only if such income is effectively connected with the permanent establishment. To determine whether income is effectively connected with a permanent establishment, the factors taken into account shall include whether the rights or property giving rise to such income are used in or held for use in carrying on an activity giving rise to industrial or commercial profits through such permanent establishment and whether the activities carried on through such permanent establishment were a material factor in the realization of such income. For this purpose, due regard shall be given to whether or not such property or rights or such income were accounted for through such permanent establishment.

7. Where industrial or commercial profits include items of income which are dealt with separately in other articles of this Convention, the provisions of those articles shall, except as otherwise provided therein, supersede the provisions of this Article.

Commentary to Article 8 of the Israel - U.S. Tax Treaty

Paragraph (1) sets forth the general rule that industrial or commercial profits of a resident of one Contracting State are exempt from tax by the other Contracting State unless the resident has a permanent establishment in the other Contracting State. Where there is a permanent establishment, only the industrial or commercial profits attributable to the permanent establishment can be taxed by that other Contracting State, unless the resident is a citizen of that other Contracting State. (See the saving clause in paragraph (3) of Article 6 (General Rules of Taxation).)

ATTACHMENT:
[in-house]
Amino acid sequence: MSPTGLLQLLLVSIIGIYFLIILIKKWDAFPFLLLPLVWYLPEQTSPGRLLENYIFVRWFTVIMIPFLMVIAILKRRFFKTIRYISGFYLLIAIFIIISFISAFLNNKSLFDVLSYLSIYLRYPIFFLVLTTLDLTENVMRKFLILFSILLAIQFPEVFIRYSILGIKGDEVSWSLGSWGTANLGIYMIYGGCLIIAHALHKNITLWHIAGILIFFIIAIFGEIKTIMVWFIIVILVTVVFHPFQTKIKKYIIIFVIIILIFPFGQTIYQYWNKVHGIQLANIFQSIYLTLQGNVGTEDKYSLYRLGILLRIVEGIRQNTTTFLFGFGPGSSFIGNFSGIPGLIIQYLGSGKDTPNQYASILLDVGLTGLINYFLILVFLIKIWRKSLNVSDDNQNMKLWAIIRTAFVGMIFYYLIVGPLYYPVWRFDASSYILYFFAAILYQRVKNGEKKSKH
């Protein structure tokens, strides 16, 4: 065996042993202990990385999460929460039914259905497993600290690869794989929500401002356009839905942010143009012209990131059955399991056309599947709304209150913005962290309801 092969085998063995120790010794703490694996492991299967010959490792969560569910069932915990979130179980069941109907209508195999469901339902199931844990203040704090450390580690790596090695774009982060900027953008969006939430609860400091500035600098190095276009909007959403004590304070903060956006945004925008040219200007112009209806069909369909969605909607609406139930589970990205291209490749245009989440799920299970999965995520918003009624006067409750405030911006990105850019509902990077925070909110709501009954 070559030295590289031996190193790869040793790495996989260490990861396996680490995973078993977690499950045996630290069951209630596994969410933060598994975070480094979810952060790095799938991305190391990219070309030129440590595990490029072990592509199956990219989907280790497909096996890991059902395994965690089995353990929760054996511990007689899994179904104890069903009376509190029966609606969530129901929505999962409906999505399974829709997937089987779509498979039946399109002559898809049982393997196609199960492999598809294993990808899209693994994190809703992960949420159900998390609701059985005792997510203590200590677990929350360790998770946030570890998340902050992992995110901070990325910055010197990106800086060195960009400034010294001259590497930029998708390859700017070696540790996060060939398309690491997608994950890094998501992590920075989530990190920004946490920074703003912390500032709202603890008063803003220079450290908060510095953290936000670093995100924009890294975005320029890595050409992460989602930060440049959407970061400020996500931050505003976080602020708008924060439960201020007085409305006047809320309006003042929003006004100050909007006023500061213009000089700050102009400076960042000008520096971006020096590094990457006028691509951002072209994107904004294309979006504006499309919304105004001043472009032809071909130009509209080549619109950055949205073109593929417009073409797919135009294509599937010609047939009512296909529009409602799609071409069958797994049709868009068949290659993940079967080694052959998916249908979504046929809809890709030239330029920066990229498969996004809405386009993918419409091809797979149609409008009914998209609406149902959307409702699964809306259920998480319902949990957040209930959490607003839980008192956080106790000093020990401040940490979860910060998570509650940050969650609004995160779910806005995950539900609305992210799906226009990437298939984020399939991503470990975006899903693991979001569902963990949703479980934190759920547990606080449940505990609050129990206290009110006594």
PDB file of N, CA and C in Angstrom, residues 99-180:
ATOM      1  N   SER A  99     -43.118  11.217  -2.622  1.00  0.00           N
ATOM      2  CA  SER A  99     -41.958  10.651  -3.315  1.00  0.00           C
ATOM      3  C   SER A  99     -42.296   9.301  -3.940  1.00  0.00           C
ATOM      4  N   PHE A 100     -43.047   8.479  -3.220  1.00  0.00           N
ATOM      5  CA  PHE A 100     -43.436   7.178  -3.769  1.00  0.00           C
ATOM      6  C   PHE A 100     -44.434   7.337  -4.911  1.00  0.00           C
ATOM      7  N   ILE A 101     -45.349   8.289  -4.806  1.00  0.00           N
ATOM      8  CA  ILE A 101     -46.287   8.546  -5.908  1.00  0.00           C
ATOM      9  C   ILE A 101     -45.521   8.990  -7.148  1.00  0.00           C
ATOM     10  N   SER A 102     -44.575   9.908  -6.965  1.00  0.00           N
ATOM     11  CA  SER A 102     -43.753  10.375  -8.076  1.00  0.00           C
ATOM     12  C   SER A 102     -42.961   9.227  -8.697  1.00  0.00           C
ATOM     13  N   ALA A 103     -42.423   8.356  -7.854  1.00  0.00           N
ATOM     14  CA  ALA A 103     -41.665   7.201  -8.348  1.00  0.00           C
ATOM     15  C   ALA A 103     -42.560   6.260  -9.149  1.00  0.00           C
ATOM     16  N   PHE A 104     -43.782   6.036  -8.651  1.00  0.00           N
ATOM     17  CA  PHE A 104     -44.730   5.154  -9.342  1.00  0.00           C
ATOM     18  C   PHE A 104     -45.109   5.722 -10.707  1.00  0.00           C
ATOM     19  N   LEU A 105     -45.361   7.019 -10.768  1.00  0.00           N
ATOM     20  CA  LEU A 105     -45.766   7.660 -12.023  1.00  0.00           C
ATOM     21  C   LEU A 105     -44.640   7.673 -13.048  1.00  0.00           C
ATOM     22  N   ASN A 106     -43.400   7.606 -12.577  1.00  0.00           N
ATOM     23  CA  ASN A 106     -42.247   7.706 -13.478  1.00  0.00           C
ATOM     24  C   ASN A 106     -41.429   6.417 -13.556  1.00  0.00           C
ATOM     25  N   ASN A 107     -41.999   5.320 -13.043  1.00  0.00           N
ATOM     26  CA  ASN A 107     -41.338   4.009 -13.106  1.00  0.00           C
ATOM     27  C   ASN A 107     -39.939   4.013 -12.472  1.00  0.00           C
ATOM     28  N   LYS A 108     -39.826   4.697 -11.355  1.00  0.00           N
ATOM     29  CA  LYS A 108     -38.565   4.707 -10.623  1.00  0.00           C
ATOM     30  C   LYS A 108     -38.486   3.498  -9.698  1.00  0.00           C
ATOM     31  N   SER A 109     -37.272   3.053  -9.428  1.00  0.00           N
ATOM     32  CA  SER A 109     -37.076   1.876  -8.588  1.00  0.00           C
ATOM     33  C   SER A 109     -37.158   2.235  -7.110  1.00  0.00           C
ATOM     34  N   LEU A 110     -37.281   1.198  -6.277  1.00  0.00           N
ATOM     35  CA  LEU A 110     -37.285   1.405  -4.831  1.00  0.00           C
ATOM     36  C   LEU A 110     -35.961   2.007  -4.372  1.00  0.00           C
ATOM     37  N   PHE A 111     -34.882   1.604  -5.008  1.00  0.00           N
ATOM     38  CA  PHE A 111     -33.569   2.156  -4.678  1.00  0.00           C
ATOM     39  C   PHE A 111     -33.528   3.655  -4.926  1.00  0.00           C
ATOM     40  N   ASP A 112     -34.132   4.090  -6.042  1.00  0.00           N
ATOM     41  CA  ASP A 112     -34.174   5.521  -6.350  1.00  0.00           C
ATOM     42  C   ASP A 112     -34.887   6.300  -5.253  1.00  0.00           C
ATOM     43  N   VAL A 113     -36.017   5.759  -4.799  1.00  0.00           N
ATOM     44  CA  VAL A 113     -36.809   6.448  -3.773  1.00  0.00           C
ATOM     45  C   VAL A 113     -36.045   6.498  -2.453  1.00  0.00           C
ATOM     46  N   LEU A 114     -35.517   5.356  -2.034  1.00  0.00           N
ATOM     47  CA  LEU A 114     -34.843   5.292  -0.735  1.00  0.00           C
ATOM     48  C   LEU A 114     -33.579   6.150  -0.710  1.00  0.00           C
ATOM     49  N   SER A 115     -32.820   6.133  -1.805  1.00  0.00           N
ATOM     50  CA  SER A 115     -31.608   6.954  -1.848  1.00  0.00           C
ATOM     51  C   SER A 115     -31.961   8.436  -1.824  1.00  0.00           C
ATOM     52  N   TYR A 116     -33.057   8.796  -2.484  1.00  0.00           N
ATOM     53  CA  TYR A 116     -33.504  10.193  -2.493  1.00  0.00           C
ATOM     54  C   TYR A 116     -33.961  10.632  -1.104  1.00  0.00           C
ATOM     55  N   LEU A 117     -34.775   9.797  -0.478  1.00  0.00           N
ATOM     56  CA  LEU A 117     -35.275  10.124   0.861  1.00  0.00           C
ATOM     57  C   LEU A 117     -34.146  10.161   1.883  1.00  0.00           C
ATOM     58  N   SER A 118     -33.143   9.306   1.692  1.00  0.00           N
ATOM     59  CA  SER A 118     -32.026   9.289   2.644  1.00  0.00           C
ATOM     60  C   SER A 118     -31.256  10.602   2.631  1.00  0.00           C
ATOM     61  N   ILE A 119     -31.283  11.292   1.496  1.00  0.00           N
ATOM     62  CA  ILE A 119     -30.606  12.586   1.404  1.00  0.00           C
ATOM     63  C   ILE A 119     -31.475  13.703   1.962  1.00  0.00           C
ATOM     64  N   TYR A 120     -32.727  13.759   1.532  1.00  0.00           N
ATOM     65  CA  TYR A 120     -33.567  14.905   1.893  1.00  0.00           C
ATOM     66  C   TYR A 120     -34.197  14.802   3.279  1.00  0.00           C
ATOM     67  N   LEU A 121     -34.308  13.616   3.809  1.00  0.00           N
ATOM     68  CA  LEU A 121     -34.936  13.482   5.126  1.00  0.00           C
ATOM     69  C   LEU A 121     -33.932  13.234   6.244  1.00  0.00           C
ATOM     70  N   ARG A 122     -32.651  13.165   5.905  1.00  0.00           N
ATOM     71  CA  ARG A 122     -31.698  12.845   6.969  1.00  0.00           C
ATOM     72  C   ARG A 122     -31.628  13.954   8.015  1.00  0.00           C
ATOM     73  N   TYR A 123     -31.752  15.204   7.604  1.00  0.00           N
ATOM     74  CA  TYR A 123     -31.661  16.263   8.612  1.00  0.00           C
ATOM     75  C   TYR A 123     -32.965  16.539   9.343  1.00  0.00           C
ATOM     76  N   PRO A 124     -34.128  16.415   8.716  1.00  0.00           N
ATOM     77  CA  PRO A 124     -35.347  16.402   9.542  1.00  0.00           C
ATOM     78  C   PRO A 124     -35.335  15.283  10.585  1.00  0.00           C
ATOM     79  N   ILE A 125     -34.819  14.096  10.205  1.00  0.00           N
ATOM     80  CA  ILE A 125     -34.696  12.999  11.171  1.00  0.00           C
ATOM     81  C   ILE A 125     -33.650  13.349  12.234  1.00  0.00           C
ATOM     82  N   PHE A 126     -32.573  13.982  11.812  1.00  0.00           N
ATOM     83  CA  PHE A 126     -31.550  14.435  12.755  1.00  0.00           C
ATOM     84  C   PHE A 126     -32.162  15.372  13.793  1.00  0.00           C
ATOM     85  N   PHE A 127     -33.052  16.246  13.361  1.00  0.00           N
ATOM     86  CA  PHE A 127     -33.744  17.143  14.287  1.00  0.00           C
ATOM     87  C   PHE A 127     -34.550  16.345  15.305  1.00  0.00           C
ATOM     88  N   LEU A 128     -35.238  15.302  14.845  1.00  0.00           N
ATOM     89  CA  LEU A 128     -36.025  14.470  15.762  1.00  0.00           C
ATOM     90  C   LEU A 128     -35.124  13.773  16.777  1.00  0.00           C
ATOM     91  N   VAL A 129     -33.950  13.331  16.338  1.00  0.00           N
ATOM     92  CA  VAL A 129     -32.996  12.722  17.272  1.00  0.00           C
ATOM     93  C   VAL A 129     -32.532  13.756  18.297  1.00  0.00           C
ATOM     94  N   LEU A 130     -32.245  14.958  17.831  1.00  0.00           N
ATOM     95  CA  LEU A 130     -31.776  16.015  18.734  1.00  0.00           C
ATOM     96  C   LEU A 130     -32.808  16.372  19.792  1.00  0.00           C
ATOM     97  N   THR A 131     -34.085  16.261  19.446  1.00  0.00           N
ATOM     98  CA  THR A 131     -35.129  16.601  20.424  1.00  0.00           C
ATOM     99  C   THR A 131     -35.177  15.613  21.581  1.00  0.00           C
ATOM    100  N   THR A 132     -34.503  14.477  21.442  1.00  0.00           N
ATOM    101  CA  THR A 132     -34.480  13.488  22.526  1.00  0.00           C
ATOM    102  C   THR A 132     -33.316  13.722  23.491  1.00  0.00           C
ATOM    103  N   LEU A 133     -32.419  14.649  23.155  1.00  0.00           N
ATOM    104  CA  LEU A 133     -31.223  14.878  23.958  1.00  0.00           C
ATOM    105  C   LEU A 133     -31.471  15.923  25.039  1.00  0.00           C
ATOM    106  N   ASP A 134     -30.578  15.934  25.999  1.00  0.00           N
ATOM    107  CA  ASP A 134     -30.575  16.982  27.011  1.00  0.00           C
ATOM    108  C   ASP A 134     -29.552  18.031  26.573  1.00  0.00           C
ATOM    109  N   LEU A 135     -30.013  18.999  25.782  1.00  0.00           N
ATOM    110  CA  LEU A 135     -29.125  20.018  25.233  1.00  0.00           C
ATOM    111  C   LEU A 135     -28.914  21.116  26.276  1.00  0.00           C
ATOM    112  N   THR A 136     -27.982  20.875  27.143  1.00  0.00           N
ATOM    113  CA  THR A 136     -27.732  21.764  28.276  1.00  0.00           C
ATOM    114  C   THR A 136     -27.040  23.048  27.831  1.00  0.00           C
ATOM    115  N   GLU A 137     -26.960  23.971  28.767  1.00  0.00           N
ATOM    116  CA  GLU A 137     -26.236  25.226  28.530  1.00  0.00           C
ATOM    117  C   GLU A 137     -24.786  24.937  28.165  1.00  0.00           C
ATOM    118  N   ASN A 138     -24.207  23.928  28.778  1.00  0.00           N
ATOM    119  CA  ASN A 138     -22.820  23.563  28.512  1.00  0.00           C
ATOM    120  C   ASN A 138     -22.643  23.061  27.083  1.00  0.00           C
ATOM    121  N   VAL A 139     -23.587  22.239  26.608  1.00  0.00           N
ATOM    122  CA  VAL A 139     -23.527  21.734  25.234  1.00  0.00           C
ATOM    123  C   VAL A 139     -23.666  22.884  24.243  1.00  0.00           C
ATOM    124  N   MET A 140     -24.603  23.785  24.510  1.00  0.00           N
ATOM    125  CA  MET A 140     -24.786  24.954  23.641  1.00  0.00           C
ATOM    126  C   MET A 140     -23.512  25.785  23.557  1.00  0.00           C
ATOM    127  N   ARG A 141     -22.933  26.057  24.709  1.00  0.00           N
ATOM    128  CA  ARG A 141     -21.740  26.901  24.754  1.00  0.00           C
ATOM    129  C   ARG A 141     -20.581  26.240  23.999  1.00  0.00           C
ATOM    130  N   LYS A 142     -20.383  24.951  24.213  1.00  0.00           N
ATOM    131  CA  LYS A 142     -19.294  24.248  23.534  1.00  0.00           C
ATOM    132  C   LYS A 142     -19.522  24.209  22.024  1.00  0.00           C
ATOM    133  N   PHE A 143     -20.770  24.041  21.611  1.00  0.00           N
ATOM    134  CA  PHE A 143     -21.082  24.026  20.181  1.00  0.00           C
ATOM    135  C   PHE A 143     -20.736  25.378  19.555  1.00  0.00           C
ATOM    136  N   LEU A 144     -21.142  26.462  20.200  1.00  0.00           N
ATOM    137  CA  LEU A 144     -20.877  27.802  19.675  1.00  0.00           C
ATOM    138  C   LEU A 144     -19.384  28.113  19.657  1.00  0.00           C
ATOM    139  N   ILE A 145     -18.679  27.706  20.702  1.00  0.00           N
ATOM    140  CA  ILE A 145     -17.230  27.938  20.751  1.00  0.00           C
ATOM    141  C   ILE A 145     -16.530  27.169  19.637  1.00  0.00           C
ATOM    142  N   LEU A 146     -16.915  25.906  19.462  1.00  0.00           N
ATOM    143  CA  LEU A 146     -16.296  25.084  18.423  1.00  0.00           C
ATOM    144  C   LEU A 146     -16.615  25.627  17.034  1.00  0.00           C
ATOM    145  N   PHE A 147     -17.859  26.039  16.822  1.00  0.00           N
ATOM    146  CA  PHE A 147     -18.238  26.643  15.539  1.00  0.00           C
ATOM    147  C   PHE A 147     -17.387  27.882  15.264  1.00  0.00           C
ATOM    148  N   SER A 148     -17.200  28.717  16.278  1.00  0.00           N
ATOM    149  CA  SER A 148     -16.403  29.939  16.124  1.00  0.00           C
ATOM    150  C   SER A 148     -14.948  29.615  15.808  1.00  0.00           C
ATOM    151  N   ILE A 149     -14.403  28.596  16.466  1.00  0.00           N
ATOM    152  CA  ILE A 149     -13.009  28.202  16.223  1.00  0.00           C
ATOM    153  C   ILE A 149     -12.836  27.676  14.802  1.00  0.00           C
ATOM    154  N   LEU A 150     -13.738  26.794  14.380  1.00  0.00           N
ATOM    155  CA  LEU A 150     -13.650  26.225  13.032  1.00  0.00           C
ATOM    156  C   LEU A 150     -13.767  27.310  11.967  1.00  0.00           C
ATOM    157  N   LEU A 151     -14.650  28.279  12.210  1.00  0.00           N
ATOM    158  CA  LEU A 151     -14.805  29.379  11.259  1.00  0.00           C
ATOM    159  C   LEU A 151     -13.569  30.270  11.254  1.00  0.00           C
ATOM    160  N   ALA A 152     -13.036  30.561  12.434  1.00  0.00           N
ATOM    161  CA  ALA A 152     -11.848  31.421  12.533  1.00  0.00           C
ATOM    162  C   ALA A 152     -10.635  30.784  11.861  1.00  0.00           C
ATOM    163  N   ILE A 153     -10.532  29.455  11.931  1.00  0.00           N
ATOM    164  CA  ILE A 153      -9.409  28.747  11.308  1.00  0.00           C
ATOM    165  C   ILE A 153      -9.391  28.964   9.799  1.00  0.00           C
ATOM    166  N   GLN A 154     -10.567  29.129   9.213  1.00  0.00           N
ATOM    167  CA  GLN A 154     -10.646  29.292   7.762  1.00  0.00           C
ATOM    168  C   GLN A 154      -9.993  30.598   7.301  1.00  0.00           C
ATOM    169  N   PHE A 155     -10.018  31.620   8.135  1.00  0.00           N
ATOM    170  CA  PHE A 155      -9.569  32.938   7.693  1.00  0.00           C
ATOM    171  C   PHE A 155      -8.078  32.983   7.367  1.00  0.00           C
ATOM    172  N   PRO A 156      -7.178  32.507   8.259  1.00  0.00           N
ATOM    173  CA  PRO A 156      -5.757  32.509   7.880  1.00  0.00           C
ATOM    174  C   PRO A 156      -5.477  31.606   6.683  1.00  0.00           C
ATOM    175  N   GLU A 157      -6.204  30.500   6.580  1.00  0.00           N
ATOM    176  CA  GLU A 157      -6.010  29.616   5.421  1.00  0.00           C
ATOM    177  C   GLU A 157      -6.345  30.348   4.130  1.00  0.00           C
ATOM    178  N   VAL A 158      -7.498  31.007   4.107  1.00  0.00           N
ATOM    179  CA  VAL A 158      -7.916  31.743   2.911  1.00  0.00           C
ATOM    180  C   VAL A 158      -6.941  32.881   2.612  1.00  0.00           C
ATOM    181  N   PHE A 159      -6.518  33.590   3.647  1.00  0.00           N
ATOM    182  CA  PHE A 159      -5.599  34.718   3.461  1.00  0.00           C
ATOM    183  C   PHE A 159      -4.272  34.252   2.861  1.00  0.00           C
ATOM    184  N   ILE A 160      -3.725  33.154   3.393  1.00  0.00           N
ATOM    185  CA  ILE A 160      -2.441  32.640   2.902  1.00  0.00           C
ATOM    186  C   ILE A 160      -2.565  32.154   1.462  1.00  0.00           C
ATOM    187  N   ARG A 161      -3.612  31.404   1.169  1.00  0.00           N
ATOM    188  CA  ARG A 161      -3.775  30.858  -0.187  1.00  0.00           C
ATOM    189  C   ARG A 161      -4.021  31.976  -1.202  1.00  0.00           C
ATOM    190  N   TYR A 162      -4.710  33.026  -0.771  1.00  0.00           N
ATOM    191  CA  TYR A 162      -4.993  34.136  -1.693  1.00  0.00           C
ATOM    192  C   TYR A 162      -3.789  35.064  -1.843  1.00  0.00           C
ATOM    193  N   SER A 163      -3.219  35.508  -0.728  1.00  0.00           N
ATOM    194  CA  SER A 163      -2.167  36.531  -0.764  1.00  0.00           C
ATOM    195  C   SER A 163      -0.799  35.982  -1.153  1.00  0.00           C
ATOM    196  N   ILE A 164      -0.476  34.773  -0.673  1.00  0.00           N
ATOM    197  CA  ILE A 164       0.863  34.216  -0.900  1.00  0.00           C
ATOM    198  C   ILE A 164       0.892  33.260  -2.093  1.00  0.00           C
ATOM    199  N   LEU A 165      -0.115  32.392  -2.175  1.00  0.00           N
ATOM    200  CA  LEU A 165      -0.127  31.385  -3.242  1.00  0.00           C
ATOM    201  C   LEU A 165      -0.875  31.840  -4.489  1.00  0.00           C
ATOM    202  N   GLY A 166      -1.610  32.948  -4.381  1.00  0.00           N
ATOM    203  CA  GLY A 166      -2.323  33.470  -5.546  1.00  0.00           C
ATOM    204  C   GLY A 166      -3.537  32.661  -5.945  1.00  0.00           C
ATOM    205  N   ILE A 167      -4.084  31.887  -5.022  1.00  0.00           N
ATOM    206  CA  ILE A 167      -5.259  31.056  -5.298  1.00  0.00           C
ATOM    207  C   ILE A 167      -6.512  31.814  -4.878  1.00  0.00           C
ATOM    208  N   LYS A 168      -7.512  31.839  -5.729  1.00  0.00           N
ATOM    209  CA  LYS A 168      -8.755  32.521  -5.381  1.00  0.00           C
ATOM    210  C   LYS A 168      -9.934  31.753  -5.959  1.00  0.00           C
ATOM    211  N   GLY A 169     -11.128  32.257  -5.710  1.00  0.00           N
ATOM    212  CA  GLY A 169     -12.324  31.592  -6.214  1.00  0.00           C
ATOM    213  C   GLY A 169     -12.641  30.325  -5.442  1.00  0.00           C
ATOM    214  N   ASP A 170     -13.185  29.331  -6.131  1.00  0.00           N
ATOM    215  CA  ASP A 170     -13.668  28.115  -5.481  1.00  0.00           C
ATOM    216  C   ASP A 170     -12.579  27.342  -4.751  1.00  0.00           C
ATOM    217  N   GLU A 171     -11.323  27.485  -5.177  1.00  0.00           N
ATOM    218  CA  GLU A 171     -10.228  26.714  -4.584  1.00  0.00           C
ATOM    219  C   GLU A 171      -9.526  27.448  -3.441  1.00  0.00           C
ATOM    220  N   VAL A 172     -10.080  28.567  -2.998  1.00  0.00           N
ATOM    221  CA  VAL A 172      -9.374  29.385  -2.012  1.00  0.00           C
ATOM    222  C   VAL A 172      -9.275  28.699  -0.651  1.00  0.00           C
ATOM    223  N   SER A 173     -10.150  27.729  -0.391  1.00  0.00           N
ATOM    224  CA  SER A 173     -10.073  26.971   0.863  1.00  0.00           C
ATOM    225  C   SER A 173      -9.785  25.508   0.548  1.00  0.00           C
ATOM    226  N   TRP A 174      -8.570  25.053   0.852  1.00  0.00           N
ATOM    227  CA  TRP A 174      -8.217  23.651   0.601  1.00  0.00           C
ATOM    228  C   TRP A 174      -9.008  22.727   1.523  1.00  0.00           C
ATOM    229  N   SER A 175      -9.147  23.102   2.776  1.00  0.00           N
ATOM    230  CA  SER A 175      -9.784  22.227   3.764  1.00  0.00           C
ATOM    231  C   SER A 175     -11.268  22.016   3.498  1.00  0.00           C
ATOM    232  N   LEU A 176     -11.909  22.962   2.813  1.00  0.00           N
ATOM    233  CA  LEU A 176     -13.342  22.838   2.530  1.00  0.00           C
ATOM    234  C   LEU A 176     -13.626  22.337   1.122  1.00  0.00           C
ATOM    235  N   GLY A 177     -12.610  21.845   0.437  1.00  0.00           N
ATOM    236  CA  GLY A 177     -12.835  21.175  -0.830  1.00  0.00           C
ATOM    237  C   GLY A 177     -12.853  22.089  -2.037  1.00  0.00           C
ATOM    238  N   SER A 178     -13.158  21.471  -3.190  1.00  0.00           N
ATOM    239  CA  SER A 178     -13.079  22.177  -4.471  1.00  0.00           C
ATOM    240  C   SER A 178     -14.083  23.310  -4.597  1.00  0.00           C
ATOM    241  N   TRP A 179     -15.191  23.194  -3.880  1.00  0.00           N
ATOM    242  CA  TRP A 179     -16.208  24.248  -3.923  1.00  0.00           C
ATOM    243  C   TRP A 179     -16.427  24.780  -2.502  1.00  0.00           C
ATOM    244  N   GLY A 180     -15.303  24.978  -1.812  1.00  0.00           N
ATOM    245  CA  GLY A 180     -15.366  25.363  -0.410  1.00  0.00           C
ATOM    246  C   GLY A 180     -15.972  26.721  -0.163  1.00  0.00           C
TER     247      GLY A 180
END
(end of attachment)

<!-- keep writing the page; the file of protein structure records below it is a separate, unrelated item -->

Under paragraph (8) of Article 4 the Israel - U.S. Tax Treaty (Source of Income), industrial or commercial profits, whether otherwise treated as from sources within or without a Contracting State, which are attributable to a permanent establishment which a resident of one Contracting State has in the other Contracting State will be considered to be from sources within that other Contracting State.

Thus, items of income described in section 864(c)(4)(B) of the Code attributable to a permanent establishment situated in the United States will be subject to tax by the United States. The limited “force of attraction” rule under Code section 864(c)(3) does not apply for U.S. tax purposes under the Convention.

In determining the proper attribution of industrial or commercial profits under the Convention, paragraph (2) provides that both Contracting states will attribute to the permanent establishment such profits as it would reasonably be expected to derive if it were an independent entity engaged in the same or similar activities under the same or similar conditions and dealing wholly independently with the resident of which it is a permanent establishment.